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Alternative to using shims with a shooting board

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Forum topic by Jon_Banquer posted 1284 days ago 1092 views 0 times favorited 6 replies Add to Favorites Watch
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Jon_Banquer

69 posts in 1308 days


1284 days ago

I’ve recently watched a David Charlesworth video called Precision Shooting Simplified where he advocates using shims to get stock to be square. I can see using shims as a last resort but not as my first choice or my only choice. Is there a viable alternative to using shims when using a shooting board?

The only alternatives that I can think of at the moment are a shooting board that is adjustable to compensative for irregular stock or another operation that prepares the stock for using a shooting board.

-- Jon Banquer San Diego, CA CAD / CAM programmer, CNC Machinist


6 replies so far

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swirt

1913 posts in 1471 days


#1 posted 1284 days ago

Yes there are alternatives. I have seen several (can’t think of where at the moment .. but probably here) that use a bushing in the post nearest the chute and a bolt in a bit of a slot with a handle that can be tightened at the end farthest from the chute. One I remember suggested using a nut in the end so you could use a wrench to tighten it down more snug than you could get with a T-handle. The main thing is you want the adjustable part near the far end where it is not subject to the forces from the plane which might knock it out of square.

-- Galootish log blog, http://www.timberframe-tools.com

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swirt

1913 posts in 1471 days


#2 posted 1284 days ago

Here’s a couple:
http://www.inthewoodshop.com/ShopMadeTools/Setting%20Up%20and%20Using%20a%20Shooting%20Board4.html

http://www.evenfallstudios.com/woodworks/2009/03/29/introducing-a-shooting-board-from-evenfall-studios/

If you are talking about more than just fine/small adjustments (like if you want one to swing to 45 degrees and other angles, then you would need to make an adjustable/replaceable face to the fence so that you can always slide it flush to the plane so it always supports the cut so you don’t get tearout on the piece.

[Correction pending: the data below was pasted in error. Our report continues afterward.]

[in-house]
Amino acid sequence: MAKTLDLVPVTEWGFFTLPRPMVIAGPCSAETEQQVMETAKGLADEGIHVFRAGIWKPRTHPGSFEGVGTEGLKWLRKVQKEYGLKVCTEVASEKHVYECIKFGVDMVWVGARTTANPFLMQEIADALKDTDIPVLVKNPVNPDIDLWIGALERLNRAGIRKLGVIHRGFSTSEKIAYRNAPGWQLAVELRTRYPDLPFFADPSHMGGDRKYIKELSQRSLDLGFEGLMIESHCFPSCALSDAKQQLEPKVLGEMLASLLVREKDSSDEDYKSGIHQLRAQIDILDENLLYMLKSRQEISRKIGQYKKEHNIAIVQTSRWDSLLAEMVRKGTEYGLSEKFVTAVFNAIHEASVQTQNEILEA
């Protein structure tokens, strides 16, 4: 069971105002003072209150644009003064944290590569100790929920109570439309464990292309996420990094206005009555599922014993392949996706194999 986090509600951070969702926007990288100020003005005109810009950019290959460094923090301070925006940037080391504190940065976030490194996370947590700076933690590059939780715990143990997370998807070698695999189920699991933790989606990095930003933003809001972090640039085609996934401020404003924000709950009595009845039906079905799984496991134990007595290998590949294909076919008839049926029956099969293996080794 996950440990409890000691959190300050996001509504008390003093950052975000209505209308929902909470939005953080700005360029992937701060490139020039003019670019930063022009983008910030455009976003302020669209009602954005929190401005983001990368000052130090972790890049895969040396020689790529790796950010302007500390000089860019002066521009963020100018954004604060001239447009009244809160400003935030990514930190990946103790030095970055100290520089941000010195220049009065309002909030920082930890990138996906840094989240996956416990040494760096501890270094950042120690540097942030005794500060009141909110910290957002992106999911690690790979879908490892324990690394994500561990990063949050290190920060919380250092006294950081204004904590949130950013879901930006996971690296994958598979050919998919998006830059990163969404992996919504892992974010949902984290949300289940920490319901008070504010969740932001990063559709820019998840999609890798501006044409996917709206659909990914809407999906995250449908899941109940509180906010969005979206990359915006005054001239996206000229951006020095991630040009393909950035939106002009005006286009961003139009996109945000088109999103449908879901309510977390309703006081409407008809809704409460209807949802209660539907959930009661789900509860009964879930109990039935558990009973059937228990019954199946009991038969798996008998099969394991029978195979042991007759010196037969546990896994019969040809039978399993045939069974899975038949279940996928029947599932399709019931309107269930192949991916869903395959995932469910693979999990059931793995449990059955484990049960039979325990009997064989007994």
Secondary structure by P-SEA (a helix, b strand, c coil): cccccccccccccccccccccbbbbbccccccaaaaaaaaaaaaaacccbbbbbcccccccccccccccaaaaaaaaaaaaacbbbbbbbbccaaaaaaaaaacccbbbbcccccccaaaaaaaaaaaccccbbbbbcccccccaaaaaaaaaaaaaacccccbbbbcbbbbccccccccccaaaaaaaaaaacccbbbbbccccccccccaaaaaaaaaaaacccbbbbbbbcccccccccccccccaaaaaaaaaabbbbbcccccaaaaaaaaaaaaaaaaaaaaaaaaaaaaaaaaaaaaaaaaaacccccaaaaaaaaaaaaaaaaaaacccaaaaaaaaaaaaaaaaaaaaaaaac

-- Galootish log blog, http://www.timberframe-tools.com

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Mario

84 posts in 1895 days


#3 posted 1284 days ago

Jon, I think this is what you are looking for, from FWW articles:
https://finewoodworking.com/FWNPDF/011214065.pdf

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Jon_Banquer

69 posts in 1308 days


#4 posted 1283 days ago

Mario,

It appears that I have to be an on-line subscriber to FWW to read the PDF you linked to.

-- Jon Banquer San Diego, CA CAD / CAM programmer, CNC Machinist

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Jon_Banquer

69 posts in 1308 days


#5 posted 1283 days ago

swirt, thanks. I’m currently following up on both links you posted.

-- Jon Banquer San Diego, CA CAD / CAM programmer, CNC Machinist

View Lalaland's profile

Lalaland

44 posts in 2478 days


#6 posted 1279 days ago

Not an expert, but it seems to me that trying to design a shooting board that you can adjust the fence to accomodate what you’re plaining at 1/1000” increments is a lesson in humility. Even getting it right at first means that the fence, if it’s wood, will move, so will have to be readjusted on a regular basis. All Mr. Charlesworth is saying is that it’s easier to just make the shooting board and use the shims to make the fine adjustments without having to constantly try to get the angle on the fince realigned. My skills have not reached the point where I can make adjustments at 1/1000” increments and it make alot of difference in the outcome. But most other experienced craftsmen, especially those that make high end things, will need the shooting board. Whether you adjust the fence or adjust the stock you’re planing makes no difference in the final outcome. IMHO.

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